As for the car thing.  It didn’t go quite as expected.  First, I had a, let’s say, “negative” reaction to the paramedics inserting an IV before the 5pm news started.  That would be partially on the makeup room floor.  But after a quick recovery I was back in the car with windows up.  It was amazingly hot, but for the first 20-25 minutes I actually felt fine.  I’ve never sweated so much in my life.  The water seemed to be just pouring off my face.  My heart rate went way up after 25 minutes, as if I was riding my bicycle hard, yet I wasn’t even moving.  It’s amazing that the human body works so hard to cool the body, but depressing that it can only last for a certain period of time.  Once you run out of sweat you go downhill very quickly.  Well I didn’t and then after the last hit I quickly got out of the car…big mistake.  I felt all clammy and let’s say I had a “negative” reaction again which involved a gurney and me wheeling into the station.  30 minutes later I felt fine, but the boss insisted I go home.  All is good now though, I’ve been drinking constantly.  The whole experience was good though in that I had no idea how quickly intense heat can take down a healthy person.

Vacation time now until the 10th of August, I’ll check in if we get good thunderstorms later next week (most likely when I’m gone!).  Otherwise I’ll be mainly out of touch somewhere on the east side of the state through midweek.

Chief Meteorologist – Mark Nelsen

Heat Wave Update

July 28, 2009


Now THIS is a heat wave!  I’ve been wondering for 18 years when we might break the all-time PDX record of 107 degrees.  We’re getting close…I see it’s 100 at 2pm, running 6 above yesterday.  Someone please tell me it’s not going to be 109 at PDX later?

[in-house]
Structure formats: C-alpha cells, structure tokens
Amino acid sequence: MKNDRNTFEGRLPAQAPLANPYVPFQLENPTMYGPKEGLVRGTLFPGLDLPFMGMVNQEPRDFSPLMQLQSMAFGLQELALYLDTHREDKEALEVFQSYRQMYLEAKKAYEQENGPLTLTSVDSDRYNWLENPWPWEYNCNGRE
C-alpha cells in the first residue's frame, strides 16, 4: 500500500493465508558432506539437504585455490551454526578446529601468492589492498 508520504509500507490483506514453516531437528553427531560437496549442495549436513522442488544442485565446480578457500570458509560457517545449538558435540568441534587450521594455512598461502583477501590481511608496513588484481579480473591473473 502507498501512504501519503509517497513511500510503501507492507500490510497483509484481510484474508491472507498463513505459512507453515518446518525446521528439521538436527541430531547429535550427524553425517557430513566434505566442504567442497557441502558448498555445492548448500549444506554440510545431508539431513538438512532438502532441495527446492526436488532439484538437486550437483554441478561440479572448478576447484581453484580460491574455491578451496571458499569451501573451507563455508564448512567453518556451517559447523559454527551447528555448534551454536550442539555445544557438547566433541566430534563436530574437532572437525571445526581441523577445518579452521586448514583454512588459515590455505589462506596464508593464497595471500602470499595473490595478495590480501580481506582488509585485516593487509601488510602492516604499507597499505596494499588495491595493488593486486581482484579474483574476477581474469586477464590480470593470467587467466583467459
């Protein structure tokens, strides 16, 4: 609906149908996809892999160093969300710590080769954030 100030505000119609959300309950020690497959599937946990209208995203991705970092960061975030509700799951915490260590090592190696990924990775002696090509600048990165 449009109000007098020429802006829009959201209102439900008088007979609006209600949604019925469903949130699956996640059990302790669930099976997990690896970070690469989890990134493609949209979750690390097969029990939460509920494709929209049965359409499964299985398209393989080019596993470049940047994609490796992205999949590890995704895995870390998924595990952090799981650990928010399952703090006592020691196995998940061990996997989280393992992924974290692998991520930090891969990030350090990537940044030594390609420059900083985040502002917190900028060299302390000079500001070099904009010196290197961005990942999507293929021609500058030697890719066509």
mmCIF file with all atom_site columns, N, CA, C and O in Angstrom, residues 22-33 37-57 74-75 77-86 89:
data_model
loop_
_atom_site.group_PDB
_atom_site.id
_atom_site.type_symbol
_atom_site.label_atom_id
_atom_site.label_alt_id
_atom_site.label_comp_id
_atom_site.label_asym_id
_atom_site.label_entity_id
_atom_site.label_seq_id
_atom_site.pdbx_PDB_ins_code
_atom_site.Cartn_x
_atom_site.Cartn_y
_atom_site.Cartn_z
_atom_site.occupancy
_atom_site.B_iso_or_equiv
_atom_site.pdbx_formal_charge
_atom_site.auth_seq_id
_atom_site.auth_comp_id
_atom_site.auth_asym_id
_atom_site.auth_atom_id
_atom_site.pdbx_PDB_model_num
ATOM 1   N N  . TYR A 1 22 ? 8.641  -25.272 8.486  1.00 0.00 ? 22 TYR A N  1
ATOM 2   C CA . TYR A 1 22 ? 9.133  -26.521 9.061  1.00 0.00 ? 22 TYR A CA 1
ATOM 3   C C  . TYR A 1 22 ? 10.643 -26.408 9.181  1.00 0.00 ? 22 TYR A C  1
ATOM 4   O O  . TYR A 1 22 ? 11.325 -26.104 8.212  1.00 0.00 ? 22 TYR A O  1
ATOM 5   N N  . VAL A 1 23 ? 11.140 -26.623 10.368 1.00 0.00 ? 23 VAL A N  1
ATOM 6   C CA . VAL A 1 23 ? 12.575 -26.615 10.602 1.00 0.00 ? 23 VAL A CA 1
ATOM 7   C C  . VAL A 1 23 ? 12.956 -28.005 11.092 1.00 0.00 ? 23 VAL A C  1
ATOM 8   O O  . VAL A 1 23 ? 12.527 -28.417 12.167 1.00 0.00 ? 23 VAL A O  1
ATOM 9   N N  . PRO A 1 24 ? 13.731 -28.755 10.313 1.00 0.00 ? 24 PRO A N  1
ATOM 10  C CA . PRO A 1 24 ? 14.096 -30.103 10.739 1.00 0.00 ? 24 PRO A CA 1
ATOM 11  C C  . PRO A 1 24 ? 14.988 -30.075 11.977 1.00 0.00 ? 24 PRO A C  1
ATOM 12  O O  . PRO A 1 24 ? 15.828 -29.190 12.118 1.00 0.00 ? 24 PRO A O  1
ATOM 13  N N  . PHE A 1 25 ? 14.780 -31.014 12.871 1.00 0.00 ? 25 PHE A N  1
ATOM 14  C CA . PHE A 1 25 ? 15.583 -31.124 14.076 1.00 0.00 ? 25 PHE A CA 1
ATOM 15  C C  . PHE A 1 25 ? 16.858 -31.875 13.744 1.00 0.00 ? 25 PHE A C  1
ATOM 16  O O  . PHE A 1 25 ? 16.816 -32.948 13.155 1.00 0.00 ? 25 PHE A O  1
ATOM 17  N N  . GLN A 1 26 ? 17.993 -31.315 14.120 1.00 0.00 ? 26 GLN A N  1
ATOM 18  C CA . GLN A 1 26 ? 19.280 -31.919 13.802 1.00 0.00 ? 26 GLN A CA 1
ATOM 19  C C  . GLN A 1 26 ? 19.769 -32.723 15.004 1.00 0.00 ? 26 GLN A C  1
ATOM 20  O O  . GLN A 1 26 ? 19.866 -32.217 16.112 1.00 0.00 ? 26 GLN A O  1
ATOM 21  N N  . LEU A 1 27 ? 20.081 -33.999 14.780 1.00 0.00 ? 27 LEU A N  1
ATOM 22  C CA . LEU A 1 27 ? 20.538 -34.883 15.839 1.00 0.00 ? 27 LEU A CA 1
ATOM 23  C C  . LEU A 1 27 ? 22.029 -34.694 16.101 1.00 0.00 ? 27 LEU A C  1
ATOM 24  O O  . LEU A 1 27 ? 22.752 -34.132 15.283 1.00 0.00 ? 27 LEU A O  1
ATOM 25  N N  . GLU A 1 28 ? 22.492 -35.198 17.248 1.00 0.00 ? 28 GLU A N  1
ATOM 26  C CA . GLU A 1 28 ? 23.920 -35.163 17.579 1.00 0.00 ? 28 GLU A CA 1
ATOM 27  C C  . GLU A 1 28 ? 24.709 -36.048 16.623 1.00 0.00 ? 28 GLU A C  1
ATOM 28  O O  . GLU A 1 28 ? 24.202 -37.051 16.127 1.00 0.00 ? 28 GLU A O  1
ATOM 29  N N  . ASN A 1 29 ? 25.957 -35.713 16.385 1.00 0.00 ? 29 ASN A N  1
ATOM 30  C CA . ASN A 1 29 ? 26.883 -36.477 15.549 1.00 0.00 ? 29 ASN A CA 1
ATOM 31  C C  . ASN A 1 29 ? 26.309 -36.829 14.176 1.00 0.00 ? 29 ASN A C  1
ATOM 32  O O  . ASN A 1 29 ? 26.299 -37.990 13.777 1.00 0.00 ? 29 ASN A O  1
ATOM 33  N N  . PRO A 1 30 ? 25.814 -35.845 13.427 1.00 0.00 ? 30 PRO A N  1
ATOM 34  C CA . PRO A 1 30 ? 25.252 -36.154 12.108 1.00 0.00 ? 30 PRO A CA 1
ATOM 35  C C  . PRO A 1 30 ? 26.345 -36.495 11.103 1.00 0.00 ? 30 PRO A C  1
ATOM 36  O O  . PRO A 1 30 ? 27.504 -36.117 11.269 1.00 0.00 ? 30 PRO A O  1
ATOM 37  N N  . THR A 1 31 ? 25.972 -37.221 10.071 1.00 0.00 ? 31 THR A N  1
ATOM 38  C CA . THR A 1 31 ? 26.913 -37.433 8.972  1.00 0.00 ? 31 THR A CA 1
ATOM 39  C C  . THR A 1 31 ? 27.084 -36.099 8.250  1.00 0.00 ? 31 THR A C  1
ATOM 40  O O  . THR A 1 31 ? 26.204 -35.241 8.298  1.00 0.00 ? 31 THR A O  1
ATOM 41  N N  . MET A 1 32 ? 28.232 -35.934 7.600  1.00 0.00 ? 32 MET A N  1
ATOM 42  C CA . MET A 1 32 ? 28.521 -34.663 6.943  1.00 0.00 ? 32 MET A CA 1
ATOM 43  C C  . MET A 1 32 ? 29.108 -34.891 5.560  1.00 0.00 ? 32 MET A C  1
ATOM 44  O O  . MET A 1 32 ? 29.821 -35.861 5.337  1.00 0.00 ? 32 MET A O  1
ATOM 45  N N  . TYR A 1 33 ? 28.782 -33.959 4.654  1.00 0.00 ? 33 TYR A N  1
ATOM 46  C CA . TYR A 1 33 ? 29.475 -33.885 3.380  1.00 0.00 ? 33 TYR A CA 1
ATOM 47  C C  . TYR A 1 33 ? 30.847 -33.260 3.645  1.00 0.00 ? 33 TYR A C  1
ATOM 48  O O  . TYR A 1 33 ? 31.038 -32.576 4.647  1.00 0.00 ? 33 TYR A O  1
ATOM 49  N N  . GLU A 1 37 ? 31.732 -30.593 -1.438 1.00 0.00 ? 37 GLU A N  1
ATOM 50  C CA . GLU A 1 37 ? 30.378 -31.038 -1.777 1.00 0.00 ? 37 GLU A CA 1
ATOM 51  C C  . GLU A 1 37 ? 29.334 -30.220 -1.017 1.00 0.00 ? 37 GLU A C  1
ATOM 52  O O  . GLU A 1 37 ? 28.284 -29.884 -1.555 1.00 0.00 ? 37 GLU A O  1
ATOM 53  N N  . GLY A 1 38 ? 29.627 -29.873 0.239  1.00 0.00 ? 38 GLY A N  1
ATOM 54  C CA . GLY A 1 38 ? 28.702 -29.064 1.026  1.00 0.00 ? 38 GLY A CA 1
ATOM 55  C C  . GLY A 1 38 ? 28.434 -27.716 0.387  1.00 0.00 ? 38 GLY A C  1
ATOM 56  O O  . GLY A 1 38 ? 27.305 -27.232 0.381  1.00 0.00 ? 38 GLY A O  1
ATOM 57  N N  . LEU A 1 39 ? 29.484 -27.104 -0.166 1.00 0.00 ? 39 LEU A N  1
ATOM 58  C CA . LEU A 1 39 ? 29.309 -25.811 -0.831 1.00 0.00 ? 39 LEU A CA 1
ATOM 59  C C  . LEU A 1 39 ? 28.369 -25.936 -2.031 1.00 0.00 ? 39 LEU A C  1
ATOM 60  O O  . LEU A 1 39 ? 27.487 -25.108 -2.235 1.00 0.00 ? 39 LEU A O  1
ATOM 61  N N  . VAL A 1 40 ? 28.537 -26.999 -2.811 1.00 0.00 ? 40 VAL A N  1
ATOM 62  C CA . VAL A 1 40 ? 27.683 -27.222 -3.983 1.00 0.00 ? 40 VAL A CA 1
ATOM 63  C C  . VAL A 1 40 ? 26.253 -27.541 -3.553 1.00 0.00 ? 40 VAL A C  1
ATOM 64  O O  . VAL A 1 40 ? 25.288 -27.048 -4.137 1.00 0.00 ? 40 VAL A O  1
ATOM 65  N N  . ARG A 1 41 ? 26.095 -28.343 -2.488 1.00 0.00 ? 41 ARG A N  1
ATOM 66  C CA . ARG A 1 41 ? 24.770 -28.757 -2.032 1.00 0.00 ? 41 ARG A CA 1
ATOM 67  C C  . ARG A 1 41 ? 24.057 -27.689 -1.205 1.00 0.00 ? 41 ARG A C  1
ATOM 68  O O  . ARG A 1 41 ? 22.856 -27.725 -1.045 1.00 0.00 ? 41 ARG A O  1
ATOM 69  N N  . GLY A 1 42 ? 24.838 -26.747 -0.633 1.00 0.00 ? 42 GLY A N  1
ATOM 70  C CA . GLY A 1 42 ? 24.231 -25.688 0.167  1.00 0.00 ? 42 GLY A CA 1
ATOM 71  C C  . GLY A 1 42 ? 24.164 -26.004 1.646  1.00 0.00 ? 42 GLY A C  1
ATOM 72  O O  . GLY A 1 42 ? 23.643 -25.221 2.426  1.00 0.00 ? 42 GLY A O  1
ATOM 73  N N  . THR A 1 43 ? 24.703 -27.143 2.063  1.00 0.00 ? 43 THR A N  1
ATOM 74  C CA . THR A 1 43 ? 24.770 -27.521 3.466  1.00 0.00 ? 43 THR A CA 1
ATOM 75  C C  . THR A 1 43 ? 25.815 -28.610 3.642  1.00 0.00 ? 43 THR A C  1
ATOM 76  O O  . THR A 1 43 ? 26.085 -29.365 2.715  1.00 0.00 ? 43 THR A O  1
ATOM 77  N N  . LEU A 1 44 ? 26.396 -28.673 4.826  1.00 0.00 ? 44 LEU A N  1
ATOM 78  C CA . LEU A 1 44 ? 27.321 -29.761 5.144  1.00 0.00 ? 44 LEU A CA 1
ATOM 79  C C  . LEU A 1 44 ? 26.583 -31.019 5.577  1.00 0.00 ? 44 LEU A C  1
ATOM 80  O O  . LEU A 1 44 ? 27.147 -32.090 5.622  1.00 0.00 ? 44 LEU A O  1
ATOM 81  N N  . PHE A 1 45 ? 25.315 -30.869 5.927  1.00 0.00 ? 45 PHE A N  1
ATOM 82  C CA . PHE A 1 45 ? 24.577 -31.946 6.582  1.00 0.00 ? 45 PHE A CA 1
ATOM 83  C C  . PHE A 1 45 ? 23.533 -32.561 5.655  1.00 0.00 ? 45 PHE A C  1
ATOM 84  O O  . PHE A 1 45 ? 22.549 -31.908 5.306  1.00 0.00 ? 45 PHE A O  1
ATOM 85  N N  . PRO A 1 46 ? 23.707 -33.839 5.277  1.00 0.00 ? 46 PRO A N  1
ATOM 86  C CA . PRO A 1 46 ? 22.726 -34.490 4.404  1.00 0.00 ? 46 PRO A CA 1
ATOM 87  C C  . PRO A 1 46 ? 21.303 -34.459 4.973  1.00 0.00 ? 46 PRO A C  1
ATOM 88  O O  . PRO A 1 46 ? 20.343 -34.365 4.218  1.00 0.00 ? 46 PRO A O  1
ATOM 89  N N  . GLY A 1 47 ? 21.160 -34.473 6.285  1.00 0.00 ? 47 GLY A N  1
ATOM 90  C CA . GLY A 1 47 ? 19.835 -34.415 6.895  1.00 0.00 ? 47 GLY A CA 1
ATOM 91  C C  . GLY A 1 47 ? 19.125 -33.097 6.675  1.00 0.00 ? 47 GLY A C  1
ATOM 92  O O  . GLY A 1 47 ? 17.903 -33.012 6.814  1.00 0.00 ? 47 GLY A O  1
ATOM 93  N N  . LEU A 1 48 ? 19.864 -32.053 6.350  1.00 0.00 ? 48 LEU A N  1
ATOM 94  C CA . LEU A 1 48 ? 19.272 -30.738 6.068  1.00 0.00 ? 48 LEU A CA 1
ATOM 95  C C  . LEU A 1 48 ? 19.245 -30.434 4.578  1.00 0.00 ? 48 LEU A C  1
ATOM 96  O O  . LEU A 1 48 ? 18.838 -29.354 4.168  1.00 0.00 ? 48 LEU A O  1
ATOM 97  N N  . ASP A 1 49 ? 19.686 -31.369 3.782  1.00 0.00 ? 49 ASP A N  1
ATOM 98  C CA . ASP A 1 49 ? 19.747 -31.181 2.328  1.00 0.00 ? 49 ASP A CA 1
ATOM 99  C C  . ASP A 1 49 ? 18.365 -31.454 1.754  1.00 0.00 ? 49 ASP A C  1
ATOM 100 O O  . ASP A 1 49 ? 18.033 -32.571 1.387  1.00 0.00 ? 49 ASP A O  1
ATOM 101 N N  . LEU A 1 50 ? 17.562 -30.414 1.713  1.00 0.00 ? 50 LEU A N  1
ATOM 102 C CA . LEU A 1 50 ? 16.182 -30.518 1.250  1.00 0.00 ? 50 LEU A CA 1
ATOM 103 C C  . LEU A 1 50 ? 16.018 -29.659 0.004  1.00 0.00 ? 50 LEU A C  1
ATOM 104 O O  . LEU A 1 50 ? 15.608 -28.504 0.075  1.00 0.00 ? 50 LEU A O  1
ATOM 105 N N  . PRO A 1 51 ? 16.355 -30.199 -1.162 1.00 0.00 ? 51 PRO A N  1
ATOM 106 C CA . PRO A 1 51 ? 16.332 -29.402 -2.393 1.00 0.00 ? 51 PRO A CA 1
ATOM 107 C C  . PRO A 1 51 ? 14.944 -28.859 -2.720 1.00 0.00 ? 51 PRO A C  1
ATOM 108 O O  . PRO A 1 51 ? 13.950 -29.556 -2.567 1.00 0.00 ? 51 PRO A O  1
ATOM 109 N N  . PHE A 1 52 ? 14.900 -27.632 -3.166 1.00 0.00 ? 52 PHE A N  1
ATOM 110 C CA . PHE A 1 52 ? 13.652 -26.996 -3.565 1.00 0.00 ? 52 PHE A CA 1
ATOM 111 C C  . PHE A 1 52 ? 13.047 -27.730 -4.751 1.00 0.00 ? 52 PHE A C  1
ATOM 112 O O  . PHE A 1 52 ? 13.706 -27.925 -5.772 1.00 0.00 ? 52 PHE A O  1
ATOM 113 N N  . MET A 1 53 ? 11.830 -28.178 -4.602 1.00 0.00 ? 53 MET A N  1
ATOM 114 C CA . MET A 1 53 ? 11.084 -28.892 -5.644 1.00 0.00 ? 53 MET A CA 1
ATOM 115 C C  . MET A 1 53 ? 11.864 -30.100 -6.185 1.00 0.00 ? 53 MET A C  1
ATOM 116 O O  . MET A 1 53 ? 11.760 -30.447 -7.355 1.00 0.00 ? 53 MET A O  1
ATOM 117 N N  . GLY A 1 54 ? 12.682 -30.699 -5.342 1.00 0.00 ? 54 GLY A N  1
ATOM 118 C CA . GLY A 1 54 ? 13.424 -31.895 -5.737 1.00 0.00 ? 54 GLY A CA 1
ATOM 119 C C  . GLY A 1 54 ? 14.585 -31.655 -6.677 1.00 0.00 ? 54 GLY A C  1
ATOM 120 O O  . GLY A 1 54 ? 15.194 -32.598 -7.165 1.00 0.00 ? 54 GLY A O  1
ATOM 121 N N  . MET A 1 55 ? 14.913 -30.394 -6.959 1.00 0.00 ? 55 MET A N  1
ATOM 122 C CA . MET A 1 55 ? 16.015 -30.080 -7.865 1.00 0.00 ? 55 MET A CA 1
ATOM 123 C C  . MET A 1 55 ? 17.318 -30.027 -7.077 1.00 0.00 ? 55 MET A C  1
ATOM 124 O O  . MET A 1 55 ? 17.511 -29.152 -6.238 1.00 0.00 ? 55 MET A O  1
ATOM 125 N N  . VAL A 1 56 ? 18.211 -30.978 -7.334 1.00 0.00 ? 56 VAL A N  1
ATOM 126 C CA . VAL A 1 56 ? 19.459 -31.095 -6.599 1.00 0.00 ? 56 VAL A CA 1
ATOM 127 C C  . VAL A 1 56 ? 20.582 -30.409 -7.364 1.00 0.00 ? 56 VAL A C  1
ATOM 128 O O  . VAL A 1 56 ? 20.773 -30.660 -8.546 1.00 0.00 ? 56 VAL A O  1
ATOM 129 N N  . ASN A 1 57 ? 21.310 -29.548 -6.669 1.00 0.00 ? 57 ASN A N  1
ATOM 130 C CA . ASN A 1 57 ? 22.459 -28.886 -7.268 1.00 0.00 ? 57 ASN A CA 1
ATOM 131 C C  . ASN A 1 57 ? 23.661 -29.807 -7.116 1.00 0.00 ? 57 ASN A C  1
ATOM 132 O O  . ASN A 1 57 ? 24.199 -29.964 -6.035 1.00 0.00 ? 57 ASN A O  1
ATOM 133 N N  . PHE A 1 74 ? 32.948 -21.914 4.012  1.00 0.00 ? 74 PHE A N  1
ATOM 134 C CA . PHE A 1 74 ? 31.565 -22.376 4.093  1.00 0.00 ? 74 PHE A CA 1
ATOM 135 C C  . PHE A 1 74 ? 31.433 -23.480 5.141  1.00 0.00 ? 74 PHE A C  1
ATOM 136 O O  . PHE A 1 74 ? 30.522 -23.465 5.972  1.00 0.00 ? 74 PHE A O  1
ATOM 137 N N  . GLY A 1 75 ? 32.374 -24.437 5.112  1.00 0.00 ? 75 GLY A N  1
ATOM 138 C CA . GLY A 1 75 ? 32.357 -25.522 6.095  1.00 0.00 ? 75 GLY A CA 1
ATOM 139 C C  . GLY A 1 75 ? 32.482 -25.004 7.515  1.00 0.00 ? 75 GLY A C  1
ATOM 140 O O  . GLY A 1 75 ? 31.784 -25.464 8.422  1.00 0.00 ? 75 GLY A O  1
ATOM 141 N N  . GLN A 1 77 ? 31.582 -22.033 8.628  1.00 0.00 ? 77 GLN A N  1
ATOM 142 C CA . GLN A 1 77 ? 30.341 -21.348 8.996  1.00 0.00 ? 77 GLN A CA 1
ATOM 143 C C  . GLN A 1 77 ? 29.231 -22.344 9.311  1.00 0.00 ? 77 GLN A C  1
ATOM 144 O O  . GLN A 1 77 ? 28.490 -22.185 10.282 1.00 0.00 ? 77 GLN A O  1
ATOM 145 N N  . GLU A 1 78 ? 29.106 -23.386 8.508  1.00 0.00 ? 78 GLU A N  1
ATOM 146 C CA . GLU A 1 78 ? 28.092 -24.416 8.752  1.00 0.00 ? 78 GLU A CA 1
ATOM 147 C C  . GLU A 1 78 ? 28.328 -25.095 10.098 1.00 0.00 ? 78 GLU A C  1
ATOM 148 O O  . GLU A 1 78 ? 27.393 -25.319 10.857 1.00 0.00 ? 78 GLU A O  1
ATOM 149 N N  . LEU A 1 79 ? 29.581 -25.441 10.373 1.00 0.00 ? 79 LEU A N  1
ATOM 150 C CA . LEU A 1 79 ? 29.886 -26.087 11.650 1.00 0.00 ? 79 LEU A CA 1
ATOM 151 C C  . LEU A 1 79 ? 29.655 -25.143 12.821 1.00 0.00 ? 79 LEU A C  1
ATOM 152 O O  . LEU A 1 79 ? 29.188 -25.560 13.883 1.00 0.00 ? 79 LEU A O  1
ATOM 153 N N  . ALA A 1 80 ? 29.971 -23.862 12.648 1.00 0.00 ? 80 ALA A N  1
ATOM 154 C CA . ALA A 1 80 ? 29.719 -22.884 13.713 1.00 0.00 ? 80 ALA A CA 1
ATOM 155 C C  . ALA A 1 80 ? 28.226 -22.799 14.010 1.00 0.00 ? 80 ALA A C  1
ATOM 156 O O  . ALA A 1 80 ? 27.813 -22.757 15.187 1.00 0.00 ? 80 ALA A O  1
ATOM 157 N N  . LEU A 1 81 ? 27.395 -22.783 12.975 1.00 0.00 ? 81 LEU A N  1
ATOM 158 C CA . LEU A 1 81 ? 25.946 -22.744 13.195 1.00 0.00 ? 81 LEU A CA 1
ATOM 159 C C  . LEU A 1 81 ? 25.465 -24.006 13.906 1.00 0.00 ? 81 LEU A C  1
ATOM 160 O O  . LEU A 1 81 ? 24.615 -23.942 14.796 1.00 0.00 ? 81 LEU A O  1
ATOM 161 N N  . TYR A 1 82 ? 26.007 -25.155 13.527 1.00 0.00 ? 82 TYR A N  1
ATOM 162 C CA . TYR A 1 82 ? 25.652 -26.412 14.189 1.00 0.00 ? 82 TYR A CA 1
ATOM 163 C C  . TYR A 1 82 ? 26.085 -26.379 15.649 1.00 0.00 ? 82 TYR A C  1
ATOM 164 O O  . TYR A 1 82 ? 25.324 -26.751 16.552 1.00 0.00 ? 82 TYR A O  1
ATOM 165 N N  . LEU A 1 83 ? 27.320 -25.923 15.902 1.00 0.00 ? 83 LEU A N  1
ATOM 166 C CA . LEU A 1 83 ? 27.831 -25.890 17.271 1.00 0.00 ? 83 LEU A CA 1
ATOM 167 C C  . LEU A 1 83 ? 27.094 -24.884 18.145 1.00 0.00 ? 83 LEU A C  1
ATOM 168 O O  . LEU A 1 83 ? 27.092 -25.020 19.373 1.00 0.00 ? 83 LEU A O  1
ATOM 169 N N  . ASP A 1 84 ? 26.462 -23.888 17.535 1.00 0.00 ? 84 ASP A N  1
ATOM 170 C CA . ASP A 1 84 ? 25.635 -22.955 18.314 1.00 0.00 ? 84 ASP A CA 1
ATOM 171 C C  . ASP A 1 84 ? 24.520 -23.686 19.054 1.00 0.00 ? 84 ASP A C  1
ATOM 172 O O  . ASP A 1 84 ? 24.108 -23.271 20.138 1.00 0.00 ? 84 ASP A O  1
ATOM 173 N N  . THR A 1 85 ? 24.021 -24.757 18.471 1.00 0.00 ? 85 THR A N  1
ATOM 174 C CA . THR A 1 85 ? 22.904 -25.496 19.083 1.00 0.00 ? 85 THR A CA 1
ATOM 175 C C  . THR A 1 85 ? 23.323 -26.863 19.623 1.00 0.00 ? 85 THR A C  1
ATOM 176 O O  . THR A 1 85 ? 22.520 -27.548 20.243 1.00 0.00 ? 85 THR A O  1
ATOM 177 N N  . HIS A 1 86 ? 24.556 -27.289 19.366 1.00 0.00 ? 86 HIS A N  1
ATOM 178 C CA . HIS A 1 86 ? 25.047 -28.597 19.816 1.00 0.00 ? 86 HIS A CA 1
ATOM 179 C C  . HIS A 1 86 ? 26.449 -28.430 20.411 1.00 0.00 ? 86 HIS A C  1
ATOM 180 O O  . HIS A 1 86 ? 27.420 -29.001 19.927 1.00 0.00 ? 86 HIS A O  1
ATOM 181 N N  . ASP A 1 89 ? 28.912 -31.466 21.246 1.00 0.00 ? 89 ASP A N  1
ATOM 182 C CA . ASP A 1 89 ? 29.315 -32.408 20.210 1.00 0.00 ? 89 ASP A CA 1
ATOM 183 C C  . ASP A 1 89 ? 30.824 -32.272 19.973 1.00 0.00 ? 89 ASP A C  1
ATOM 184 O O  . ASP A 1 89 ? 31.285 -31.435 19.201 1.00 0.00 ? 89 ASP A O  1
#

A bit busy right now tracking our historic heat wave, and more important, where we are headed the next couple of days.  I’ll have some thoughts later.  But I’m guessing it may be almost time to bust out the champagne for Portland’s all-time record?  We’ll see…


Looks like we topped out at 106 degrees at PDX, the hottest temp since 1981!  Vancouver also hit 106 which makes it their all-time high temperature.  Combined with the 74 this morning tying the all-time warm low temperature, it’s truly a historic weather day in the area.  Of course the other quirky part of today’s temp is that it’s the first time we’ve had a high temperature of 106.  We’ve hit 105 a few times, and 107 three times, but that’s it…never a 106.  Weather geekery galore today.

Keep in mind that we did this with no obvious easterly flow through the Gorge or over the Cascades.  In fact the pressure gradient was very light westerly this afternoon!  That’s a very hot atmosphere.  More later…


Hmm, that was an uncomfortable TV moment around 10:25…good times.  If you didn’t see it don’t worry, not that big of a deal.  I don’t have any big thoughts about tomorrow that are much different than what I mentioned last night.  Looks like just a notch or two warmer due to the arrival of east wind across the eastern part of the Metro Area.  Maybe it’ll only reach Troutdale and Gresham, but either way the drying of the airmass plus some downslope warming should help.  I’m a bit worried that we’ll get a sudden 2-4 degrees warming…above today!  I hope not.  Seems safe to go with a all-time record-tying 107 degrees for tomorrow.

Beyond that we cool only slightly Thursday…above 100 still a good bet.  There is an obvious weak marine push Thursday night on most models.  So just above 90 the forecast for Friday.  After that models diverge a bit; the ECMWF keeps strong ridging along the West Coast, while the GFS allows an upper-level low to get close to us later in the weekend.  Both keep warm to hot weather around.  If we make it through Saturday with highs above 90, it’ll be the longest stretch of 90 degree weather in Portland’s history.